Whether you’re for or against capital punishment, one thing is for sure: The world is a much less gruesome place than it used to be. These following torture and execution methods might sound like something out of a grindhouse horror film, but most are backed by stone-cold facts, with historians agreeing they happened at least once. While we’ve tried to select images that are safe for work here, those with weak stomachs should probably look for a gallery of cute cats instead.
1. Elephant Stomping: You might have heard of crushing by stones as an execution method. Throughout antiquity, elephants were also employed to crush rebels and other criminals. While this method was most popular in India, it also appears in Carthage, among other places. Mughal Emperor Akbar the Great trained his elephants so well that they merely toyed with rebels, who were then spared death at the last minute.
2. Snake Pits: Snake pits were most common in Germanic cultures, including Anglo-Saxon Britain and among the Vikings. A Viking warlord, Ragnar Lodbrok, was condemned to one after losing a battle to Northumbrian king Aelle II. Attila the Hun threw a king of Burgundy into one. And then, of course, there’s Indiana Jones’ daring escape from a snake pit while searching for the Ark of the Covenant. When snakes weren’t available, venomous scorpions or spiders were substituted.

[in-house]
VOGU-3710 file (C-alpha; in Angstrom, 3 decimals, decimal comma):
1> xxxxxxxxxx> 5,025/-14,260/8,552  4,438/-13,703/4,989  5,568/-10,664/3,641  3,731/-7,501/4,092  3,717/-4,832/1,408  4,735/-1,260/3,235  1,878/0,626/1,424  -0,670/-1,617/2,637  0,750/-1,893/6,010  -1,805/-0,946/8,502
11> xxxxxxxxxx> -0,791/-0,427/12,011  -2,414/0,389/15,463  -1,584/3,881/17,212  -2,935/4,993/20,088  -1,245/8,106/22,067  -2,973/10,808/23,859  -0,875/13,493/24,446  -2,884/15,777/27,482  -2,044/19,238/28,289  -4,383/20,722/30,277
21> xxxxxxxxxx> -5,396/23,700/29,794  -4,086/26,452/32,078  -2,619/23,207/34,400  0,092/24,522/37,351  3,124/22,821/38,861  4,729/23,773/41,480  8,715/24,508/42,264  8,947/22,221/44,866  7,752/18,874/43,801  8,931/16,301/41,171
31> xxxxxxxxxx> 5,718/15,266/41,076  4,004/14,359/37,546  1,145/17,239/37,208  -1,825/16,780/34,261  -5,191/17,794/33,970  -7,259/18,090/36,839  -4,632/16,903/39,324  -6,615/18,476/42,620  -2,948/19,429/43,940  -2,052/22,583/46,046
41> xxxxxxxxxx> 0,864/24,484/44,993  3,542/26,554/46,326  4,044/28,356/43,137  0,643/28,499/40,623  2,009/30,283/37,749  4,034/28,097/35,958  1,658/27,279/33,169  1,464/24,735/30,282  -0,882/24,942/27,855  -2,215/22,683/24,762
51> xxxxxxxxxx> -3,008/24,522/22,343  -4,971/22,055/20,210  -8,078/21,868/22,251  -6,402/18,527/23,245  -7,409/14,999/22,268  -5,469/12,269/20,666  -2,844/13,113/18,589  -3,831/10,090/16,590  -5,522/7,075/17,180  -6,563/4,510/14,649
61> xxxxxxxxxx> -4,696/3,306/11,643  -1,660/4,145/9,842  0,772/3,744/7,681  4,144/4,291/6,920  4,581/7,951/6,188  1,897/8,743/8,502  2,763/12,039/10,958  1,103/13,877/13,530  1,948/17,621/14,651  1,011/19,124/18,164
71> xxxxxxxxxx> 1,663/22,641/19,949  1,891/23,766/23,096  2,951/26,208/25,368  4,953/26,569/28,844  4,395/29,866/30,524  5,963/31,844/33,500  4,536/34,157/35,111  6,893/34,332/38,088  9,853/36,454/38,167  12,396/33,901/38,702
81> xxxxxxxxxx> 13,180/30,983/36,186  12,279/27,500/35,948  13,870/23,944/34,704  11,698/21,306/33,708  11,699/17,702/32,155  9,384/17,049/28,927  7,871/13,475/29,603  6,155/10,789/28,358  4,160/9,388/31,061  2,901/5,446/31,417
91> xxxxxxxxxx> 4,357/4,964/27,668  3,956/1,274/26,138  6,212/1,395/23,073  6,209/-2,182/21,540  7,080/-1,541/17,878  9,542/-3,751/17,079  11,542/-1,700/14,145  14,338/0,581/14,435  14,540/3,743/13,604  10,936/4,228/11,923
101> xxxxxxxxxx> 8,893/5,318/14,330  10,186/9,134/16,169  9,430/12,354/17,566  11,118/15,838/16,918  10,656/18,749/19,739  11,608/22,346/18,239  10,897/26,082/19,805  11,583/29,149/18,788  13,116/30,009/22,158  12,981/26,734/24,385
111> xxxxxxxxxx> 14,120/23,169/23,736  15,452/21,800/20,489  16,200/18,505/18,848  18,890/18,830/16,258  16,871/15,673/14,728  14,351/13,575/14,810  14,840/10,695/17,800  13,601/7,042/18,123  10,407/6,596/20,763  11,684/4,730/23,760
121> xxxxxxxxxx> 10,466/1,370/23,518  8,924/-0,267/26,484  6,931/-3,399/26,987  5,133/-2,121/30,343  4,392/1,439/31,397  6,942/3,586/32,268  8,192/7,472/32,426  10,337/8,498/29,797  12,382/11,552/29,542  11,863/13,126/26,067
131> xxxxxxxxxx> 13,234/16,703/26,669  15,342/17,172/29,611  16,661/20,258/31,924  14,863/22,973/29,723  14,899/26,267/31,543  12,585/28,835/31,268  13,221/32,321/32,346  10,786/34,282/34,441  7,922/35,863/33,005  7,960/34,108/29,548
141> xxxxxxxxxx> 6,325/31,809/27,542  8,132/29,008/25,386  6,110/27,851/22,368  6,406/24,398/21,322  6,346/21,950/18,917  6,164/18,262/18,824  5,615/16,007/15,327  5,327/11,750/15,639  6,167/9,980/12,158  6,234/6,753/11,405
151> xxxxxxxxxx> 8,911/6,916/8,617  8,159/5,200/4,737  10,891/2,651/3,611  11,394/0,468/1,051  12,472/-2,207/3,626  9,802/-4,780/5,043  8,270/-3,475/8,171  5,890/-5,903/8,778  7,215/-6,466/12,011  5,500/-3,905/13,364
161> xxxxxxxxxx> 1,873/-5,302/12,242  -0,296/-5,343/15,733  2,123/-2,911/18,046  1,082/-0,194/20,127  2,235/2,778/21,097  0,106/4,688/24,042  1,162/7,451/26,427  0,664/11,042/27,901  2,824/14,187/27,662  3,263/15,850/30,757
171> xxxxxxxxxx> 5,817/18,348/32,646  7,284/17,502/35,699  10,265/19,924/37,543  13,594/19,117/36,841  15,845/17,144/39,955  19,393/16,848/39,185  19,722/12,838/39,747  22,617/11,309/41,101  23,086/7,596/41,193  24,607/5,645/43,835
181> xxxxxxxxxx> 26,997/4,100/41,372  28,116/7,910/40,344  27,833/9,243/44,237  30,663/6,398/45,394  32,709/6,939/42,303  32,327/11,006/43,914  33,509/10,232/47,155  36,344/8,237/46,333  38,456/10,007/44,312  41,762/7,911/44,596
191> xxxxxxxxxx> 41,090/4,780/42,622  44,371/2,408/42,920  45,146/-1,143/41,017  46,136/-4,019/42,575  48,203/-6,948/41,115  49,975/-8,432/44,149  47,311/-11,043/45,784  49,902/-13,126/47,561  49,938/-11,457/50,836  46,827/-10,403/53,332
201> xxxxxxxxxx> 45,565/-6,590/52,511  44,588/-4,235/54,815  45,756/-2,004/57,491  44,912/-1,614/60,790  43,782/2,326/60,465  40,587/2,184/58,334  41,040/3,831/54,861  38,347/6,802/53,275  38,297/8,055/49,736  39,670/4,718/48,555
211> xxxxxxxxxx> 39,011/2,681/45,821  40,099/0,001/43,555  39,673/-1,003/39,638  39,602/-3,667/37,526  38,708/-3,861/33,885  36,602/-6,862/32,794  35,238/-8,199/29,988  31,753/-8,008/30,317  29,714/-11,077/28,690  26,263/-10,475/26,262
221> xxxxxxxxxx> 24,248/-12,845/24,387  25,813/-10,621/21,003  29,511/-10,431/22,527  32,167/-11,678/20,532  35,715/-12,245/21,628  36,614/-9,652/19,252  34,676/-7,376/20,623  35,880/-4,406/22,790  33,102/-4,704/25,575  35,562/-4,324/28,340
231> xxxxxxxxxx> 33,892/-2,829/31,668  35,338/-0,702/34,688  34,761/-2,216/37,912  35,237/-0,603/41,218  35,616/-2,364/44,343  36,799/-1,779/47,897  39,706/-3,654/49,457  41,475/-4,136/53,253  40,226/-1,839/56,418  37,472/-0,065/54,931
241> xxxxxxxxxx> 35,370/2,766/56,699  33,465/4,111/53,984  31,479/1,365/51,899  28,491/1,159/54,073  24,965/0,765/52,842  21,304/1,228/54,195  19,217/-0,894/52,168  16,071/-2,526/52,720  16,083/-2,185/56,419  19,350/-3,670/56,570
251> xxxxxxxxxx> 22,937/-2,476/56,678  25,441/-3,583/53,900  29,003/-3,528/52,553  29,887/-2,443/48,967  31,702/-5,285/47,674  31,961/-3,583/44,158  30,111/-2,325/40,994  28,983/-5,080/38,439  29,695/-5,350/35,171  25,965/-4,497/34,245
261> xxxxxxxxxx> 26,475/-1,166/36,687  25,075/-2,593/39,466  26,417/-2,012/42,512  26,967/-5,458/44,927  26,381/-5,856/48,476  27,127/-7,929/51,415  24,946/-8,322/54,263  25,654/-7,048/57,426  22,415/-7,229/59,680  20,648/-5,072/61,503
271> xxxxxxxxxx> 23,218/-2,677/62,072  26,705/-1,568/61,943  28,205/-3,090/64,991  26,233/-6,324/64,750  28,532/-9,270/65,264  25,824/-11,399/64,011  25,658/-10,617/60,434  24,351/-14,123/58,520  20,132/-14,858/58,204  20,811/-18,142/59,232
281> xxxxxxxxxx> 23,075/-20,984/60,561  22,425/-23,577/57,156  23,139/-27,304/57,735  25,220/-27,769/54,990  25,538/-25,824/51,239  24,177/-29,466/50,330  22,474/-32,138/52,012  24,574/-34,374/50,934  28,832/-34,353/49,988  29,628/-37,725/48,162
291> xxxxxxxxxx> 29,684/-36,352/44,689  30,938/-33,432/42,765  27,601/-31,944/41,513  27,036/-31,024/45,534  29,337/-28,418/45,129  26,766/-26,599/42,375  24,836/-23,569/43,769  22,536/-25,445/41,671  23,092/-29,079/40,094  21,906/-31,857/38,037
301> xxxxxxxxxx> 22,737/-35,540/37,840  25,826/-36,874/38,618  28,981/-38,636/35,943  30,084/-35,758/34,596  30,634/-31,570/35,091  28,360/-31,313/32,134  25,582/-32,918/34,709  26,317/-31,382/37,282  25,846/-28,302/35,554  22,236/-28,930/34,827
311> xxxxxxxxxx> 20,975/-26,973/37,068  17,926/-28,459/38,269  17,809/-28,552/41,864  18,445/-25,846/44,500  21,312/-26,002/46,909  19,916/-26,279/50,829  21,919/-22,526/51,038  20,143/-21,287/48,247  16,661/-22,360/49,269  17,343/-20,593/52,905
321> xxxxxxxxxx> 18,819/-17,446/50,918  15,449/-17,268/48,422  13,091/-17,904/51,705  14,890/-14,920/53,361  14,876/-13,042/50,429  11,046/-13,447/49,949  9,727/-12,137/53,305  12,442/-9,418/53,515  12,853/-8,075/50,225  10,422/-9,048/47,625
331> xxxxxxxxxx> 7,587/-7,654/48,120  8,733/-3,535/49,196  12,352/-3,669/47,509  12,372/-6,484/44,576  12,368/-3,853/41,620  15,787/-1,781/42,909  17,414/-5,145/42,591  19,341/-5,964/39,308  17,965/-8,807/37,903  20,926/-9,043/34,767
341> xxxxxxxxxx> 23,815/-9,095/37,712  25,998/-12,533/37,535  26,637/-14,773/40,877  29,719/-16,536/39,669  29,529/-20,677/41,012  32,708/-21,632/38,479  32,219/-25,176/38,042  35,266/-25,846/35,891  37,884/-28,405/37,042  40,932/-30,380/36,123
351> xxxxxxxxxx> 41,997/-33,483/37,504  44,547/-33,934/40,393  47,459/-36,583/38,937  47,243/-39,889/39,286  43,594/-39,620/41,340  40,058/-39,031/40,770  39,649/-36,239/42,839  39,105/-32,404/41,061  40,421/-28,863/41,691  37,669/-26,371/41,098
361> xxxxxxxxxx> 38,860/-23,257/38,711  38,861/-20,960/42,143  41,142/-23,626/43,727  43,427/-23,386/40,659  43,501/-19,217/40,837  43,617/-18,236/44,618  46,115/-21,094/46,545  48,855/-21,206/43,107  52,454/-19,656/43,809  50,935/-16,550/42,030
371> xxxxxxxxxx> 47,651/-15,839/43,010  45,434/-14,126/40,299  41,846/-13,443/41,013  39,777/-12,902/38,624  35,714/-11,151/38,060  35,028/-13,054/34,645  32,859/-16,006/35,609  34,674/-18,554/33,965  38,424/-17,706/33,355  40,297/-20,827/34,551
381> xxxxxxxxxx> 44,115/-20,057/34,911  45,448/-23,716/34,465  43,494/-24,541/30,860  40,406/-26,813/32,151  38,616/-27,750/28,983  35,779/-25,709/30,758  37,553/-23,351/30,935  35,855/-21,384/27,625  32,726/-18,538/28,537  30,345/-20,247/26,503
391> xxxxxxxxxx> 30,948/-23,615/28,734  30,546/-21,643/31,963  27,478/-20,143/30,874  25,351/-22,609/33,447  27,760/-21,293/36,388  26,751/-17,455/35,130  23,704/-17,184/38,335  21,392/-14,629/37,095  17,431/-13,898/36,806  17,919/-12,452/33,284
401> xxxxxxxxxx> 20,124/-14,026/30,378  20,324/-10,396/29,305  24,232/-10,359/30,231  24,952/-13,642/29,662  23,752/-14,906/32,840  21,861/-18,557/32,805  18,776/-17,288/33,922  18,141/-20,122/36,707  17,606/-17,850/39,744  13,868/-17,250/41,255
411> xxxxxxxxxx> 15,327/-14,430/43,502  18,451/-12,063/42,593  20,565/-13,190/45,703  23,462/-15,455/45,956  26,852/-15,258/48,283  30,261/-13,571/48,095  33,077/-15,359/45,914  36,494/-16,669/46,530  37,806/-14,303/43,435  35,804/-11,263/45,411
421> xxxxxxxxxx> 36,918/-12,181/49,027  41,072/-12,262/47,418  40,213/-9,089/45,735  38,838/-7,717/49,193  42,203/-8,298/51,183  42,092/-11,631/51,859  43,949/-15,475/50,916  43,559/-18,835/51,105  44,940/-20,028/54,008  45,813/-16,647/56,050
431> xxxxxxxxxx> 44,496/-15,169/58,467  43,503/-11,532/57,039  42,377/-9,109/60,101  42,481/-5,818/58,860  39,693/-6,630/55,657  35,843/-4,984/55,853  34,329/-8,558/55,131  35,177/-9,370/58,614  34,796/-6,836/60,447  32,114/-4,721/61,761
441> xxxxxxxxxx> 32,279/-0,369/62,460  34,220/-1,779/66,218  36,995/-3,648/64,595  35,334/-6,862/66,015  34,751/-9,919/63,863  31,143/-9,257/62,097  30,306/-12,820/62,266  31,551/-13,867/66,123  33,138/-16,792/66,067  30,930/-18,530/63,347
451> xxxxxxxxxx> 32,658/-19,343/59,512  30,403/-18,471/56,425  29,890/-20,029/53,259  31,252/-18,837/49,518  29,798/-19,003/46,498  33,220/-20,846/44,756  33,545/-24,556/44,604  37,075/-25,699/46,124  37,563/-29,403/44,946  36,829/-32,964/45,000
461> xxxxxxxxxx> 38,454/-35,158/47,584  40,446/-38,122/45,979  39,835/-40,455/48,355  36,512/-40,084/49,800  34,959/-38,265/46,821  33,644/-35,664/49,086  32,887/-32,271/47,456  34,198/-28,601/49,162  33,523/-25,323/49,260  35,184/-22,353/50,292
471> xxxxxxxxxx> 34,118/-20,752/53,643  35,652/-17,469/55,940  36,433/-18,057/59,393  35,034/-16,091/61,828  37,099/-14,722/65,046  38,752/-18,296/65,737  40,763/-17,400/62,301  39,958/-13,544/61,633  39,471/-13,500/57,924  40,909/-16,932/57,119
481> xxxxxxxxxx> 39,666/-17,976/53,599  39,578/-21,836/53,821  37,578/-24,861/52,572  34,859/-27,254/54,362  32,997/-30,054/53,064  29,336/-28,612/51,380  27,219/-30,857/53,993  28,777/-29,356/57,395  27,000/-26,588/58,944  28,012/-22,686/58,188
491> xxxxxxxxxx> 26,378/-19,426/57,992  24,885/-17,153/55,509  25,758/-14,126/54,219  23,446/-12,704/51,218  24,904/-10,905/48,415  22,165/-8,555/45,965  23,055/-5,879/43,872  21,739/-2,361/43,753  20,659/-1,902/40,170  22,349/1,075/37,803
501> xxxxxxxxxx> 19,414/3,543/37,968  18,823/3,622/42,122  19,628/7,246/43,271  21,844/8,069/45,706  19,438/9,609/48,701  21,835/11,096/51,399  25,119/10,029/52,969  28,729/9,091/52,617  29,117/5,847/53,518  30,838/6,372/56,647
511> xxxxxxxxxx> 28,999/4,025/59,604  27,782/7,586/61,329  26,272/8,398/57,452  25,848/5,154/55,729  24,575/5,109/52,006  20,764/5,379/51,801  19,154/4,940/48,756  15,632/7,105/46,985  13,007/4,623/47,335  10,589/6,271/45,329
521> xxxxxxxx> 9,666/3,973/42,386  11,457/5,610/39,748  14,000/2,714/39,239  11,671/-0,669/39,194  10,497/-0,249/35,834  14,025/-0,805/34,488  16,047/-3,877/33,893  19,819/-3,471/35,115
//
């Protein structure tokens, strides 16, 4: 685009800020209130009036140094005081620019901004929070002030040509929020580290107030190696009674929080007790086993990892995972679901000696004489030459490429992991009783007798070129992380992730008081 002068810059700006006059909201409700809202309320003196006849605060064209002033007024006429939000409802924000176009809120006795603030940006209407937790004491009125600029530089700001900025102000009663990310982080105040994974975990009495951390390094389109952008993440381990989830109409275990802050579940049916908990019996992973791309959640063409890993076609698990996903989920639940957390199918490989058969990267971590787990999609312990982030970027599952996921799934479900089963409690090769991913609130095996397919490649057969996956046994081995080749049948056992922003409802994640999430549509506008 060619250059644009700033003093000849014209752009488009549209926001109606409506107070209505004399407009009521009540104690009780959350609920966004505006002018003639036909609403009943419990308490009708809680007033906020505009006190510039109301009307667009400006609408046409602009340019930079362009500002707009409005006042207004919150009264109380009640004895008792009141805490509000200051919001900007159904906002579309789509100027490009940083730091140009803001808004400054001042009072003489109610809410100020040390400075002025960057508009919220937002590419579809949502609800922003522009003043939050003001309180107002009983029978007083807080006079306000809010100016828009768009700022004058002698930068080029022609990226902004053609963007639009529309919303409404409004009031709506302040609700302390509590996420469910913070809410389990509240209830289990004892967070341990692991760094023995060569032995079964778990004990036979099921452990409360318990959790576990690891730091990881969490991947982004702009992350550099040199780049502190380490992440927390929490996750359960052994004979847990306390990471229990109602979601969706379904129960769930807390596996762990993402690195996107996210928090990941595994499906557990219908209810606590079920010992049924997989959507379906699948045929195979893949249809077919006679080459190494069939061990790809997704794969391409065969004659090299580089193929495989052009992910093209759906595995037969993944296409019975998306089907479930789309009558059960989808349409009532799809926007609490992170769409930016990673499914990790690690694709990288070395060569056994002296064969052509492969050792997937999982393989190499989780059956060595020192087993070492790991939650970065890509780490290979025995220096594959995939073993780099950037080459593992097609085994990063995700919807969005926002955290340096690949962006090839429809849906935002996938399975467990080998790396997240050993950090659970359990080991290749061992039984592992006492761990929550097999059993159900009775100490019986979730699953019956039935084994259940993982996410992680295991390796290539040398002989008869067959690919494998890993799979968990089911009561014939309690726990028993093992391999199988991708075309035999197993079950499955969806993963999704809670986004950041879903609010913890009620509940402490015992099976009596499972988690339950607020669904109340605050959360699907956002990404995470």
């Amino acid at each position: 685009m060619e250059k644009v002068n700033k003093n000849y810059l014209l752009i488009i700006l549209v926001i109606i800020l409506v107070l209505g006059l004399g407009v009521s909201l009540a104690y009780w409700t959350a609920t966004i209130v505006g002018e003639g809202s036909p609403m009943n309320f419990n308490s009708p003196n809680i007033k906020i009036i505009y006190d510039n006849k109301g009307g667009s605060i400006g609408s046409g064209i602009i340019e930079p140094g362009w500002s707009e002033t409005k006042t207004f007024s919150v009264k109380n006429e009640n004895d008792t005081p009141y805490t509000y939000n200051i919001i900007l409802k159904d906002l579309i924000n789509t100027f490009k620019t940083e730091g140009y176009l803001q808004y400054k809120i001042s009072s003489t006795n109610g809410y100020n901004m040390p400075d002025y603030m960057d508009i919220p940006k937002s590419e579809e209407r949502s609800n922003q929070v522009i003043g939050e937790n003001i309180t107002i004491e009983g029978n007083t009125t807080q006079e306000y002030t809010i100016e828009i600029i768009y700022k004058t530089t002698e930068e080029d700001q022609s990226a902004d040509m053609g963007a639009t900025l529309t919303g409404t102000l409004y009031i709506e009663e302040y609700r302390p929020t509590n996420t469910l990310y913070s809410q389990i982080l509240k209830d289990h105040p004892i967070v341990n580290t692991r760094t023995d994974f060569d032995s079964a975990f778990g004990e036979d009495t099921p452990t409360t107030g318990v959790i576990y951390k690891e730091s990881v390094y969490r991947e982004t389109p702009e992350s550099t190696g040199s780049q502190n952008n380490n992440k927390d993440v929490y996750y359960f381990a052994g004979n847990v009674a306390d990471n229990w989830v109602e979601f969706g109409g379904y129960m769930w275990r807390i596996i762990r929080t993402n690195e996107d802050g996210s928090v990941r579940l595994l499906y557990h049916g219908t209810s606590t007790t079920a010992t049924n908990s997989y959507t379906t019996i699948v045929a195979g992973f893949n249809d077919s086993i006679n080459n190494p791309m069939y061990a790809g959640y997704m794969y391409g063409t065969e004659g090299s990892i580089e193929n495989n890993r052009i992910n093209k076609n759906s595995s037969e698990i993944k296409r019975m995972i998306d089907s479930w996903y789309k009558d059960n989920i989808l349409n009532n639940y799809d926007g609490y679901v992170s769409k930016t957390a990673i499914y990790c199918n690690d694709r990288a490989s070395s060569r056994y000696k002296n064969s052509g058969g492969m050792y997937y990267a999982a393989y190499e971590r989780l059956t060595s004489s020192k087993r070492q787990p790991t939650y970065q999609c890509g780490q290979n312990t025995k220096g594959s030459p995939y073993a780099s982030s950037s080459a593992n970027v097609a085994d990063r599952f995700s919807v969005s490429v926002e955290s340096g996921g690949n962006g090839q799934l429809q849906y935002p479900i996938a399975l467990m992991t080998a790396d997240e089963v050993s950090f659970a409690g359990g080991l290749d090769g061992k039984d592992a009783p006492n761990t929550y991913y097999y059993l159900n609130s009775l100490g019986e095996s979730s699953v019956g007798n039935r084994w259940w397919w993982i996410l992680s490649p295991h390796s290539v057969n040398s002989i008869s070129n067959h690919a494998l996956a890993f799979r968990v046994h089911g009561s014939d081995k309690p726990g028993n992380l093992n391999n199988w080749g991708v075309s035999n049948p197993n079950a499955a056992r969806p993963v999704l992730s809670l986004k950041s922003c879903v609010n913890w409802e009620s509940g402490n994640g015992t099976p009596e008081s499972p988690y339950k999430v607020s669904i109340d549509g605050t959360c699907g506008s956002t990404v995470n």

3. Blood Eagle: Here’s another nasty execution method from our Viking friends. Basically, it involves cutting the skin off your back, breaking your ribs and pulling your lungs out to hang off your ribs to look like wings. There’s a constant debate as to whether or not blood eagling really occurred or if it’s either metaphorical or a bad translation. Either way, it only happened to royals.
4. Immurement: Immurement is like being buried alive, but you get your own room. Rather than being stuck in a coffin or just thrown under dirt, it’s kind of the worst solitary confinement possible. You were expected to die, but in some cases, you’d be fed and kept alive for years before that was allowed to happen. This one’s also a common trope in gothic horror, where some unwitting person is bricked away in a wall. Countess Bathory, she who bathed in the blood of virgins to stay young, was done away with in this fashion.
5. Sciaphism: Hope you’re not eating right now. This might be the nastiest one on the list. In this ancient Persian punishment, the victim was stuck in two boats and force fed milk and honey, then covered in honey in strategic areas like the eyes, mouth, anus and genitals. The milk and honey diet would cause severe diarrhea. The victim was then put on a stagnant lake or swamp and left to be a food source and breeding ground for mosquitos and other noxious insects. Feeding was typically repeated to prolong death (which in one case took 17 days), though the sweet release of delirium came in a few days. In other words, that dude in the Sons of Anarchy scene should consider himself lucky.